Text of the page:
Content creators could pay to watermark and register content, and still file initial takedown notices to sites. That way, Web sites would not remove content that creators willingly uploaded, say, to hype a new show.

For their part, Web companies could pay a fee to the same third-party company to scan user-uploaded material against a library of registered content with prior takedown notices. The fee could vary based on the amount of user-uploaded material that the site needs to scan, and thus should take into account the differences between a YouTube and a new startup.

This is most assuredly not what YouTube/Google hoped for when it began posturing earlier this week.

While they are correct that the current DMCA does protect YouTube from liability, forcing Viacom to constantly police YouTube for videos that they’ve already ordered and successfully had removed once and which were later reposted makes YouTube seem almost complicit in the infringement. Clearly, all parties need a better solution. The question is: is this it? What do you think?

  • Jordan- great post.

    It was really timely you made the comment “Oddly enough, I don’t hear many people making this argument about blog scrapers…” This morning I made that very comment in response to Andy’s “Google Turning Into the NRA with its “Right to Share Video” Argument” post.

    The difference between a typical blogger and Viacom is they have the financial means (lawyers $$$,$$$) and a strong argument to prove damages. That doesn’t mean I should not be entitled to the same copyright infringement protection.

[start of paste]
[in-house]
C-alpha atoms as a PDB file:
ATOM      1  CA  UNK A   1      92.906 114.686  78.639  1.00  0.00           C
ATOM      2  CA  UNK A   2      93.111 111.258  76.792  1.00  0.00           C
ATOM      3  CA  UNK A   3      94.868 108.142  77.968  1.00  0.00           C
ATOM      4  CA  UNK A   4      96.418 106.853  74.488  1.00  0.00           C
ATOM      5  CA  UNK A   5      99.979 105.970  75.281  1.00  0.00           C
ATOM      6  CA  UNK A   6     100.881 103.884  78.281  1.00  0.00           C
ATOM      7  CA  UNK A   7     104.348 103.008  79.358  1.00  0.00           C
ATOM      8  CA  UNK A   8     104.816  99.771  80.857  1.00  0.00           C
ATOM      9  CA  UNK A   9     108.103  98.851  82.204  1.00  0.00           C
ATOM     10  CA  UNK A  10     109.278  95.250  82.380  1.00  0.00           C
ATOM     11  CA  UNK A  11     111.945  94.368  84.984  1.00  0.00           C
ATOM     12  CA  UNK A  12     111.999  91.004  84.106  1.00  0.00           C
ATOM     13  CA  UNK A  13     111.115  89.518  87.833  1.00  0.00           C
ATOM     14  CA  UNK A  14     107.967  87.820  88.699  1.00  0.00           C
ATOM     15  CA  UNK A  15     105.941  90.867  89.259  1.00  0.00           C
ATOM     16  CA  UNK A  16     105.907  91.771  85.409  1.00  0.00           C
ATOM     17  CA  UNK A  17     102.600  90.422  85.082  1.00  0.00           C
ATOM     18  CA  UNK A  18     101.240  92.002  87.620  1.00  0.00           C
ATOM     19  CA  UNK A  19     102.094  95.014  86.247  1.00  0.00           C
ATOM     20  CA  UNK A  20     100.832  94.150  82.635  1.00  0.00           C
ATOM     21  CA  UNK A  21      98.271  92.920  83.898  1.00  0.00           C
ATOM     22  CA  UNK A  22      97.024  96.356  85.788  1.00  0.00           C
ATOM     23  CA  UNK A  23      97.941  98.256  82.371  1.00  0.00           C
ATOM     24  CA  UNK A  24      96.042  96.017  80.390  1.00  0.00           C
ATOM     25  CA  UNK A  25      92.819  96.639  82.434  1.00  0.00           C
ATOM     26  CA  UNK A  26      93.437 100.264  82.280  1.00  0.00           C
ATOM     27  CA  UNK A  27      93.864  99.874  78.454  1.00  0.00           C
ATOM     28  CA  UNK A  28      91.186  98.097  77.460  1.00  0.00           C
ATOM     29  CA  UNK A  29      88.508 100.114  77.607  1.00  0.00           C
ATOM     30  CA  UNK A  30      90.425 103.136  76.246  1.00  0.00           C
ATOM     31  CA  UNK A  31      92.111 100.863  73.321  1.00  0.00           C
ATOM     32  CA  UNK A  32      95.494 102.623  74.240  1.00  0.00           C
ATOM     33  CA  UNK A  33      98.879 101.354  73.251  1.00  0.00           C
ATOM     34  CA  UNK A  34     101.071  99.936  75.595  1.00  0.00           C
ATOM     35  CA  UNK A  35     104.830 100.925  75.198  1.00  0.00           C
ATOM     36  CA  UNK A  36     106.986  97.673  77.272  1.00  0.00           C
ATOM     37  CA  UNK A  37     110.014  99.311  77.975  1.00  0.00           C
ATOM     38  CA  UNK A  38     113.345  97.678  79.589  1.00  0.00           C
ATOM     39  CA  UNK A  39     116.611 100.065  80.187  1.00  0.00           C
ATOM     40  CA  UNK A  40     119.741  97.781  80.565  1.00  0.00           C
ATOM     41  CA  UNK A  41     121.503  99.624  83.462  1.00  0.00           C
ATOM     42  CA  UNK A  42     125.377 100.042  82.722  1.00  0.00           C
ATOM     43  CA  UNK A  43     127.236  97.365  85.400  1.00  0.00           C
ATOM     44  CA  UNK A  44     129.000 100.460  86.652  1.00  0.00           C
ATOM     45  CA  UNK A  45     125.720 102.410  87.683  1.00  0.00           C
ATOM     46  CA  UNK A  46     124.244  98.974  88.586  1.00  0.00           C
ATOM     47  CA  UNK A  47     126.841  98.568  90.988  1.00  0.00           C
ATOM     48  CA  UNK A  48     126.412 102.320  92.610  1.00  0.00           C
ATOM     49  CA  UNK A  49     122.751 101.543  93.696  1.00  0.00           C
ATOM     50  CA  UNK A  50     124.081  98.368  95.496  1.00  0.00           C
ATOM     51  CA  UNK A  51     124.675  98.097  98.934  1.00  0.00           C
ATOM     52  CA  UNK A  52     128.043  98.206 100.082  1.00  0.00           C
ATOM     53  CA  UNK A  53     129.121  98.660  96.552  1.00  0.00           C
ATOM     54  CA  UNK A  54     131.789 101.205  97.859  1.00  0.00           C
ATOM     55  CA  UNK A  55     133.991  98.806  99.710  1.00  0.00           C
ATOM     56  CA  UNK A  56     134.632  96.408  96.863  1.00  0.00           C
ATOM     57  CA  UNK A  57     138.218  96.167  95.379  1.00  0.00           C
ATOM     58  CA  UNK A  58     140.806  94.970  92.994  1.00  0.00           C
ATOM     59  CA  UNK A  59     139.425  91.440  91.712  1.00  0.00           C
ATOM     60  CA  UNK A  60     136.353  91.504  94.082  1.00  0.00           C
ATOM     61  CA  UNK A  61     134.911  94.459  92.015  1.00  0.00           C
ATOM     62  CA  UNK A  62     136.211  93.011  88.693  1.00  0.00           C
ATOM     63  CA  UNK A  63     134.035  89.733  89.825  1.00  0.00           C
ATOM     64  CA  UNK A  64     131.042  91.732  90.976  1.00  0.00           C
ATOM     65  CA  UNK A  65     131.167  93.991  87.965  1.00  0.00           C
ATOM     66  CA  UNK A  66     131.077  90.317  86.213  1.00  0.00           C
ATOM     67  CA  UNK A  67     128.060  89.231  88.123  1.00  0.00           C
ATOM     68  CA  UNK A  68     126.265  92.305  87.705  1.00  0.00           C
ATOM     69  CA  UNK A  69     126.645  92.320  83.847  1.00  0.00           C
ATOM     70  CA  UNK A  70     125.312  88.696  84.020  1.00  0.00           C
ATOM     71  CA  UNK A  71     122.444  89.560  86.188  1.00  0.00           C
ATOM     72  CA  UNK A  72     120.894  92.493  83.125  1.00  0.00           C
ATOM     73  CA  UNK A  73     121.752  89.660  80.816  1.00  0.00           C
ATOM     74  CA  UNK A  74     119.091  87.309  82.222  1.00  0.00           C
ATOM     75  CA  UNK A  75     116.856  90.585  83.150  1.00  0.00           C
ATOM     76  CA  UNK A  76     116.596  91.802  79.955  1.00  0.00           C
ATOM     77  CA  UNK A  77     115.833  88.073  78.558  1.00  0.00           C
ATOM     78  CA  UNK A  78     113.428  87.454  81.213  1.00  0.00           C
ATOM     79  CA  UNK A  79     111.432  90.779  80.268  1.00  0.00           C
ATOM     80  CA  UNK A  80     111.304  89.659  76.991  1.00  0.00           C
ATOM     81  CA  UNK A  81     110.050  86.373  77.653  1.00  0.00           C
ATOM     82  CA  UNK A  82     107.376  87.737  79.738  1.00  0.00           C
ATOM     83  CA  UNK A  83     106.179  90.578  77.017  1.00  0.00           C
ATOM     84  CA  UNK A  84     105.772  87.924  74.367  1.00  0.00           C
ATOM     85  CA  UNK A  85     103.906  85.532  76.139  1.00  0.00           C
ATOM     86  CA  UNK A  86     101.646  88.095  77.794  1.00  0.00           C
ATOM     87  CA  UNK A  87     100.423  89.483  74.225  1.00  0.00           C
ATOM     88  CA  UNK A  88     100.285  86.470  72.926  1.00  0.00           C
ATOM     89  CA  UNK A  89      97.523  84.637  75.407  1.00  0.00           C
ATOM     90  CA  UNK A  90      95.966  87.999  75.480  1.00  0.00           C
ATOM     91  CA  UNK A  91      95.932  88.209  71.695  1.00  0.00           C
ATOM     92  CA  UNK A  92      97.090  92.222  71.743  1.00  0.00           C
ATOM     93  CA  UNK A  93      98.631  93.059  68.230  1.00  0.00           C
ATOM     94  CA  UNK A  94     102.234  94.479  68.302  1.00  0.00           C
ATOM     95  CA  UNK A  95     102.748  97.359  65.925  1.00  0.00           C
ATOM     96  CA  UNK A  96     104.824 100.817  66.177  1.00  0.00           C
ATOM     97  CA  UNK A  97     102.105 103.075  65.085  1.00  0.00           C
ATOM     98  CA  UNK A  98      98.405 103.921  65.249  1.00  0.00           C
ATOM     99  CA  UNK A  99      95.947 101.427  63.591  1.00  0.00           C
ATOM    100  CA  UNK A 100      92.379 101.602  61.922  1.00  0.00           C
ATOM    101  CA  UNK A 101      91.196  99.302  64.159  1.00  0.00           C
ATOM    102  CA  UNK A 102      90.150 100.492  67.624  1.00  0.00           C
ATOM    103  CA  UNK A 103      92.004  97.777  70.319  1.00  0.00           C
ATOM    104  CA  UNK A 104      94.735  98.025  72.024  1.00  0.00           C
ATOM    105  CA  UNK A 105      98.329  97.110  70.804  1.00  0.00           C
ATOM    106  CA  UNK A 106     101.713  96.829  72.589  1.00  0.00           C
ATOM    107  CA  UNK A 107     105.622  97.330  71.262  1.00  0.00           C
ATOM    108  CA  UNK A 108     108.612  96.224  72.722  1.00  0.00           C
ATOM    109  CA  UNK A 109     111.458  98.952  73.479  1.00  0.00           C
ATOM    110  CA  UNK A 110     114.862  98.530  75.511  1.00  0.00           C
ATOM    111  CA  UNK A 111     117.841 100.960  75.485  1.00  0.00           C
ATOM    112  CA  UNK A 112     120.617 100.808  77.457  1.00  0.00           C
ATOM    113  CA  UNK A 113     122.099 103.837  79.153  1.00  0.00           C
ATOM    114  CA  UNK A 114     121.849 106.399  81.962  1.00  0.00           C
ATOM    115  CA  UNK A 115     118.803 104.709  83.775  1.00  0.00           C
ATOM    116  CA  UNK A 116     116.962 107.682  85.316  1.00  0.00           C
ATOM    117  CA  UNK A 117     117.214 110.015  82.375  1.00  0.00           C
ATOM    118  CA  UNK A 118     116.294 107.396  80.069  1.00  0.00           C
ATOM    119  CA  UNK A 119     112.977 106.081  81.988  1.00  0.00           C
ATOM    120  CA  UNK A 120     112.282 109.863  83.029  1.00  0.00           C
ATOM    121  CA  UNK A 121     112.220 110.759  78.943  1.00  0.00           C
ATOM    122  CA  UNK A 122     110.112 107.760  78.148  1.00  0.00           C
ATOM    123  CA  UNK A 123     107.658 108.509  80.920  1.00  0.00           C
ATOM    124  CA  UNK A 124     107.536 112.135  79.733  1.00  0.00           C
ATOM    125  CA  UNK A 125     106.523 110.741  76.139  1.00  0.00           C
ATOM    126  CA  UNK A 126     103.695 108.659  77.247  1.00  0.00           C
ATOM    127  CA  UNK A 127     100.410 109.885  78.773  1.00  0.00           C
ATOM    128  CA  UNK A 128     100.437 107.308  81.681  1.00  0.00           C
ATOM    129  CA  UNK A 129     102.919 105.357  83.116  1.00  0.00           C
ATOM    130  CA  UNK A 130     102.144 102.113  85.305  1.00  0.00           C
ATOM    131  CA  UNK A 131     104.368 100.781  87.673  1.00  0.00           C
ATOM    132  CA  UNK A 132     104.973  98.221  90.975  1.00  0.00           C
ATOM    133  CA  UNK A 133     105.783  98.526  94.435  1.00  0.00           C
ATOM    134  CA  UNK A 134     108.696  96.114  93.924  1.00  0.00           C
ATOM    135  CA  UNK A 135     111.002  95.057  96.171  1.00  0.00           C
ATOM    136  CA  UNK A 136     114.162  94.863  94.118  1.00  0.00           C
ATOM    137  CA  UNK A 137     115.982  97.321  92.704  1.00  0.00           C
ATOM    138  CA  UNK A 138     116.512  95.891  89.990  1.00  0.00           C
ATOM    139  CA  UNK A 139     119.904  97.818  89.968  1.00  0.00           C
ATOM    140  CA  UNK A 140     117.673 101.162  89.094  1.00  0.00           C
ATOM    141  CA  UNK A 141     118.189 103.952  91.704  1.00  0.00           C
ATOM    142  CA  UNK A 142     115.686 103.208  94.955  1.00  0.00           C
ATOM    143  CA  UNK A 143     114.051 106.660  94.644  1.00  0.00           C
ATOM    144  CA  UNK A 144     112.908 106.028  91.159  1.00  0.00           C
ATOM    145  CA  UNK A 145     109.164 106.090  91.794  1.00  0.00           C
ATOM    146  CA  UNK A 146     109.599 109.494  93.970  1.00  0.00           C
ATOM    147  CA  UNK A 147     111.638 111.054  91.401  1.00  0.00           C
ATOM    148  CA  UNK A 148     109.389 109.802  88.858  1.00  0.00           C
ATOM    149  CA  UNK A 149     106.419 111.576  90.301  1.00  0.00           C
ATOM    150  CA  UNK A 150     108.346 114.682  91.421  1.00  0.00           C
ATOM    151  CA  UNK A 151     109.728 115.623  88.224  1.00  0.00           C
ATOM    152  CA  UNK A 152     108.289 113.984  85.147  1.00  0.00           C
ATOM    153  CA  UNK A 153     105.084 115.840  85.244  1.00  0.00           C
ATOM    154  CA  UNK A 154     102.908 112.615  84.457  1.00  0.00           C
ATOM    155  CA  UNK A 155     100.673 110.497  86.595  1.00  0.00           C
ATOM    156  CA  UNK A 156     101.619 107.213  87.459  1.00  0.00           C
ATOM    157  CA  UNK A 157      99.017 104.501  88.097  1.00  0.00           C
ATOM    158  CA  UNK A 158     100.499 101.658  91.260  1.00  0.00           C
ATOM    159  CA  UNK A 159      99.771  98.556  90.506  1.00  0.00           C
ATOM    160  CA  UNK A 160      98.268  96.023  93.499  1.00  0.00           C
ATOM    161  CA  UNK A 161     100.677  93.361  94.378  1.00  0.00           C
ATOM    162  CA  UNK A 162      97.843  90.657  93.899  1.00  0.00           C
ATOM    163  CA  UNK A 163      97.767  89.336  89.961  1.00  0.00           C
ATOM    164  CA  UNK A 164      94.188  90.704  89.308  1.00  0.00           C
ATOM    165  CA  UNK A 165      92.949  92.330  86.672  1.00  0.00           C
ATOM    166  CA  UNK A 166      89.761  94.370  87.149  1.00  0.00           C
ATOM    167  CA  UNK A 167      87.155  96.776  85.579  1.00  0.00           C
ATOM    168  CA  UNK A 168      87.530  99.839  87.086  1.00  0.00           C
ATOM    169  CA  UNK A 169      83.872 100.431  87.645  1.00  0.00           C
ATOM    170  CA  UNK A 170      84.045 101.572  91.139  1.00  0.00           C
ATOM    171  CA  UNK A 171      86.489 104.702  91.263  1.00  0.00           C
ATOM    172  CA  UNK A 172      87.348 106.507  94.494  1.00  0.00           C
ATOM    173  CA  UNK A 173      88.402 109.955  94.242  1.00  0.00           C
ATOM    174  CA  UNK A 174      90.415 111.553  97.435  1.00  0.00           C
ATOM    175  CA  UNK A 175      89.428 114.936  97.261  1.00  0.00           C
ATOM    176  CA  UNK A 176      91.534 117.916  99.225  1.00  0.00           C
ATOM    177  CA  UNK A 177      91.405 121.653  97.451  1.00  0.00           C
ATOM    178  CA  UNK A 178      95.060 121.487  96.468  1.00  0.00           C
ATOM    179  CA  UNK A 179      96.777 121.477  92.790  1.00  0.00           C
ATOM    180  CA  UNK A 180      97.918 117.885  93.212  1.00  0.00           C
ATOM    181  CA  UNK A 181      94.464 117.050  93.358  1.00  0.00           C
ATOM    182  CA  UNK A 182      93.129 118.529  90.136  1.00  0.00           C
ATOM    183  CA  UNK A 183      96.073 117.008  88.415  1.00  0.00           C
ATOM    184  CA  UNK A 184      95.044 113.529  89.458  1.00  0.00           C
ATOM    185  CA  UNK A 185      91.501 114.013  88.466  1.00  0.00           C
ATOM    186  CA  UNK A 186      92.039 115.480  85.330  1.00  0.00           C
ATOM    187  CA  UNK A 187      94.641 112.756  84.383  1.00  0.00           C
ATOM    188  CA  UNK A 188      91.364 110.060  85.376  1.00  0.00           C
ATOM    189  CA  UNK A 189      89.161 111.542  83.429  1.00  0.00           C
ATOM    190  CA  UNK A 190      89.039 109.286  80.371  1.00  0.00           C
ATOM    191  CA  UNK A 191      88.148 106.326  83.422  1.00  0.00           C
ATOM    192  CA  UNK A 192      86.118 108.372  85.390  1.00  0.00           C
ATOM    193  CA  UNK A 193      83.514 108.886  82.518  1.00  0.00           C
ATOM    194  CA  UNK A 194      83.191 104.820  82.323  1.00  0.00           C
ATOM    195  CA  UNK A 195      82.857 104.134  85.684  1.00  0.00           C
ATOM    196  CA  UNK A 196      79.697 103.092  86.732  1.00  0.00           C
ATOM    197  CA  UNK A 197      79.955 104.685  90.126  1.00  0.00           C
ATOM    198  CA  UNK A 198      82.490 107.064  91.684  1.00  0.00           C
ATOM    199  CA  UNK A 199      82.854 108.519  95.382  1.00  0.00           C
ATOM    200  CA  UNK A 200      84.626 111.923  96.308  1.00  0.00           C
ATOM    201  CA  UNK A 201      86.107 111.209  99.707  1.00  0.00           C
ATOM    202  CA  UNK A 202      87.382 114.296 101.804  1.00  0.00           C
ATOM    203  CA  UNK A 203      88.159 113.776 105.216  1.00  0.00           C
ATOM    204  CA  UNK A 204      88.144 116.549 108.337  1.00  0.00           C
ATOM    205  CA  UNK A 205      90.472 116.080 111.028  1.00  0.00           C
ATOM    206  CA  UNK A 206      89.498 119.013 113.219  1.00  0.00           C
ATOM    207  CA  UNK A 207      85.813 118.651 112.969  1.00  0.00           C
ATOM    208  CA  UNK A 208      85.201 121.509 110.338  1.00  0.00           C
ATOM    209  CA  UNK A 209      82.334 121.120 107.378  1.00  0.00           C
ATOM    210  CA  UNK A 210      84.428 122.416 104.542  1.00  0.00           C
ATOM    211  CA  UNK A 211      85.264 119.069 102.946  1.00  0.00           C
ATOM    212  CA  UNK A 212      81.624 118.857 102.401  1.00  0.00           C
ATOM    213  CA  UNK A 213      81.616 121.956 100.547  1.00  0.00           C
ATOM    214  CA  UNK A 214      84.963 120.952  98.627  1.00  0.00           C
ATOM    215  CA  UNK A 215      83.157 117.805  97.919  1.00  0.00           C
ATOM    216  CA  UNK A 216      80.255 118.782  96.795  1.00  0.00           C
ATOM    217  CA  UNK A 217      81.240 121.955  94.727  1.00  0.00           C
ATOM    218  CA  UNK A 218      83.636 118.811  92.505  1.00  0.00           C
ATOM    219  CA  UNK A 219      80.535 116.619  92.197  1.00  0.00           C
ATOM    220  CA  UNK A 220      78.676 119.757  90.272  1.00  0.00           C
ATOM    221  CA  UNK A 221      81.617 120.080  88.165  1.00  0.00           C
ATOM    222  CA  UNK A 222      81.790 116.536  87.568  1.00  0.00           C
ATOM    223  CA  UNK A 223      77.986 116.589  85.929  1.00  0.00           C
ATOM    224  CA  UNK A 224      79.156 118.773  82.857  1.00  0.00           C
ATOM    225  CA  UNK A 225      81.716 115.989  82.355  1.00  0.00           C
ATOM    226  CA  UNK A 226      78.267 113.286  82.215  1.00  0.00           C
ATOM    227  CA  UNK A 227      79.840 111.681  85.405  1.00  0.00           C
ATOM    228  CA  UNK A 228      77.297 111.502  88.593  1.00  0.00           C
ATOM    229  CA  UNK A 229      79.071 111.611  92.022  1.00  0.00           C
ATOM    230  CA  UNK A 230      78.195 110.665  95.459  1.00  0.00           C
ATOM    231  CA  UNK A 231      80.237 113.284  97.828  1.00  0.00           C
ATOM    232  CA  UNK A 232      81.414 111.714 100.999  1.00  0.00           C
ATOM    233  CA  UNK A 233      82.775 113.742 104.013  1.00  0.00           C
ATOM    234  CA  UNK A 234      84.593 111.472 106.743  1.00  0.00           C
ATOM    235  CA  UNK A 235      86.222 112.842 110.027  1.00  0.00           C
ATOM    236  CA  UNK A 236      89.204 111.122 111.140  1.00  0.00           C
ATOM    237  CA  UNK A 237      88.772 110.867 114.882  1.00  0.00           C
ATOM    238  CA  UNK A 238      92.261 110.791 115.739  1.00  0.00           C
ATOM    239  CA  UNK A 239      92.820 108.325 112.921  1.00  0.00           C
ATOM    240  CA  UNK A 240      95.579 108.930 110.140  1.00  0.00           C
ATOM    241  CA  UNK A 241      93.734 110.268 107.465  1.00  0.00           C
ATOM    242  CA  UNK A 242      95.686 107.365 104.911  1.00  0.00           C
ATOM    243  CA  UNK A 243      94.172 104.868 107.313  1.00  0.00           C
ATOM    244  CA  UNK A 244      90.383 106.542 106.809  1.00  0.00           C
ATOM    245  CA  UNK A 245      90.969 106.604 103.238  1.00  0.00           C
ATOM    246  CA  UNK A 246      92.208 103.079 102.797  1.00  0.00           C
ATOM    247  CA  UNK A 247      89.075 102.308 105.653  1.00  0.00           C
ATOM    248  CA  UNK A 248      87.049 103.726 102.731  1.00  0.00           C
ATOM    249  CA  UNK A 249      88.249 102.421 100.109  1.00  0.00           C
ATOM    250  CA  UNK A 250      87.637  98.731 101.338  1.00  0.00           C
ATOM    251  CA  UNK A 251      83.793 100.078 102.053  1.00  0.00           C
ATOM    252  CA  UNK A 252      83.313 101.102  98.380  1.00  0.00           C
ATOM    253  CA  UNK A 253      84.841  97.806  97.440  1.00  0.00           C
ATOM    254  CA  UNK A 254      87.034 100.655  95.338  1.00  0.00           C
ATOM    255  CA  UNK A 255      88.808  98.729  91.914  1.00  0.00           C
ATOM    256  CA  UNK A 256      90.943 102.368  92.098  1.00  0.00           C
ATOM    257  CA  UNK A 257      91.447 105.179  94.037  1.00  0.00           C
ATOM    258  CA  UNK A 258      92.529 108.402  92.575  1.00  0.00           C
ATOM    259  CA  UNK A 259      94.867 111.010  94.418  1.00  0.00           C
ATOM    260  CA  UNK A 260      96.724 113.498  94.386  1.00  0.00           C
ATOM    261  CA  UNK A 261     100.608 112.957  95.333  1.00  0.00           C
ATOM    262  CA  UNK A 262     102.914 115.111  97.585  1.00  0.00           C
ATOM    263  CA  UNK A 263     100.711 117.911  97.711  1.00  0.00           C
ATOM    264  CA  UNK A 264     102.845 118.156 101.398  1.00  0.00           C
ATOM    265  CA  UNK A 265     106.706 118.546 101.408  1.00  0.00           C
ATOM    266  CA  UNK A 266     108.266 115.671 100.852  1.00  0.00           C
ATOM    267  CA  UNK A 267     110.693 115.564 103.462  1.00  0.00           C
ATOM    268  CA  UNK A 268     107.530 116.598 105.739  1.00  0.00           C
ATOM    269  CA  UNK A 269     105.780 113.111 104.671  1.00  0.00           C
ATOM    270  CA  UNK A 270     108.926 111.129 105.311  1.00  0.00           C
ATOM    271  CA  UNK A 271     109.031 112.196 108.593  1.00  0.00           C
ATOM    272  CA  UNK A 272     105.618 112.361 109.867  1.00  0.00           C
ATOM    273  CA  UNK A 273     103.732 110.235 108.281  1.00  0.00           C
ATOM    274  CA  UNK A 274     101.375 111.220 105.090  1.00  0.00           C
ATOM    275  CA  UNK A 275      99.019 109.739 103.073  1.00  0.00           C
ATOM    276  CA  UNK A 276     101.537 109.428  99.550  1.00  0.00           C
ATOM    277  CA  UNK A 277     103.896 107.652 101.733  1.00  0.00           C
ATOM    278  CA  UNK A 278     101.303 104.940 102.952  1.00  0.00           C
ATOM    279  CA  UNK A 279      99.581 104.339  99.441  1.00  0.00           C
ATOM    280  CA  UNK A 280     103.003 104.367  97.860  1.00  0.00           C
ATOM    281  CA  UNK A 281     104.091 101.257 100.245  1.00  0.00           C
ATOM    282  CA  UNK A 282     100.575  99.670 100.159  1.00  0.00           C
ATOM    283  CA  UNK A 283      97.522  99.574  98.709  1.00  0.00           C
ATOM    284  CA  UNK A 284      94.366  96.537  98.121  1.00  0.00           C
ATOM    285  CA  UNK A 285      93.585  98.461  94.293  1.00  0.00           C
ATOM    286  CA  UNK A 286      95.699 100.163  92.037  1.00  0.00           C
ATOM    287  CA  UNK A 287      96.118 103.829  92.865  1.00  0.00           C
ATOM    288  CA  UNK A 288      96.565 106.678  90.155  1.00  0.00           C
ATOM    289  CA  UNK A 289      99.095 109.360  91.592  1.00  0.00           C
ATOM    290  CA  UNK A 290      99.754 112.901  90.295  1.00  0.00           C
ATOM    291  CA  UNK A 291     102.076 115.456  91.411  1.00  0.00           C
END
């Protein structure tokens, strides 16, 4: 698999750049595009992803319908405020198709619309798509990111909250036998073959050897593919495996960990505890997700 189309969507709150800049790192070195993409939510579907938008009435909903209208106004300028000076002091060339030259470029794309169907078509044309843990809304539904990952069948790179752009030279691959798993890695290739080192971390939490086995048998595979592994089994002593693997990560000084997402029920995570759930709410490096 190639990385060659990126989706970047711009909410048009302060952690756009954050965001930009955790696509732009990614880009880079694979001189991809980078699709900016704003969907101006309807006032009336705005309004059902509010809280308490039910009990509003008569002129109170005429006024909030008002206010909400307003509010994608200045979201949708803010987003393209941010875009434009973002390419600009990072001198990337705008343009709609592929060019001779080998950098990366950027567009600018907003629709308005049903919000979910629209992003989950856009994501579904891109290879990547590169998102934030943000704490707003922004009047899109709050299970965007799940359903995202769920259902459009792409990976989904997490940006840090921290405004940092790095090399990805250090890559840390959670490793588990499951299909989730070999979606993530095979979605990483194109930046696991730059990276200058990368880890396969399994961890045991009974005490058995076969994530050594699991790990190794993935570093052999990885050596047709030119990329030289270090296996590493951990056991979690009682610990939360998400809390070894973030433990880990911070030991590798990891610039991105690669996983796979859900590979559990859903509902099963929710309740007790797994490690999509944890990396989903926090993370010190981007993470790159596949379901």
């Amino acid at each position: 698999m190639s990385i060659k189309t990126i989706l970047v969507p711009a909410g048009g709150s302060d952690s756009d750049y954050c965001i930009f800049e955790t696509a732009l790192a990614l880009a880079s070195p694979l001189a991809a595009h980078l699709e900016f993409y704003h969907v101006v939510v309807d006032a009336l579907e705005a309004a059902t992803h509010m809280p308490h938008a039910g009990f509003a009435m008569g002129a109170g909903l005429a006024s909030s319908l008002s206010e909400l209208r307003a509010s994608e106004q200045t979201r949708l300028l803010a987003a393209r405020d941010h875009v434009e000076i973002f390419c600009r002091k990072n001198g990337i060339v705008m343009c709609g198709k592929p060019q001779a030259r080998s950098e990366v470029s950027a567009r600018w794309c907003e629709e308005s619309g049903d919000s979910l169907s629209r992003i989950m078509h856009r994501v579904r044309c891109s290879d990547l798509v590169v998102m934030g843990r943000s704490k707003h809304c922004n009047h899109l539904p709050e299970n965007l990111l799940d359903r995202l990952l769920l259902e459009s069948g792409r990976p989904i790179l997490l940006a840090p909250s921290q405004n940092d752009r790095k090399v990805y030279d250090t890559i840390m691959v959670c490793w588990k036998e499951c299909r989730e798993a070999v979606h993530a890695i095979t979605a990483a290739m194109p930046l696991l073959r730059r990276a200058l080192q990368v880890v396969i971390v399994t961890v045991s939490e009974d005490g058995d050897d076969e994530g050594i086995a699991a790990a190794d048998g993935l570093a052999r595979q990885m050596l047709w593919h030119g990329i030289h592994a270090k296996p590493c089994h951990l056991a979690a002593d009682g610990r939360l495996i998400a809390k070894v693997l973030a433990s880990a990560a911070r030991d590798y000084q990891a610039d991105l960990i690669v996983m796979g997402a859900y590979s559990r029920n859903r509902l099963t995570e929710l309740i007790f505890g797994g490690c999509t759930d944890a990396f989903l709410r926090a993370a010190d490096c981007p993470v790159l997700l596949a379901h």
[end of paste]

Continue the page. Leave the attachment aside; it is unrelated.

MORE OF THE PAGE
Our Monmouth’s last blog post..Google Fights for the Right to Party (Hide Its Privacy Policy)

  • I like this post and you make great points. I don’t believe copyright law should be scraped, but I think that corporations like Viacom should be more adaptable. Do they really think that by suing Google a lot will happen? The Internet and technology will always adapt to make sharing information easier, and Viacom should understand that monetizing the sharing would make more sense than fighting change. There’s a quote from “The Pirate Bay” founders where they said that they don’t understand why Hollywood and Viacom didn’t start their own torrent site, and that if they did the Hollywood torrent site would put all the other torrent sites out of business.

    Samirb’s last blog post..Blogger Goodwill Day

  • There is no doubt the DMCA needs an upgrade but so do a lot of laws concerning the internet and copyright as well and I hope they all get updated real soon.

    Janet’s last blog post..Salt water as fuel

  • DCMA and other kinds of laws will always be slightly outdated, but this is due to the fact that most of them come intoexistence as reaction to a problem and not as a solution to prevent future exploits. If laws were meant to prevent the construction of the whole legal system wopuld be different.

  • DMCA could be updated only with Obama as President.

    Symbian’s last blog post..Nokia S60 Symbian Windows Live client available in Europe

  • Jordan McCollum

    That’s a joke, right? Because in the America I live in, presidents have almost nothing to do with lawmaking (or, GASP, regulating the economy!), and the current president has used the veto power less frequently than any president in the last eighty years—you have to go back to Warren G. Harding to beat him, and Harding was only in office for two years.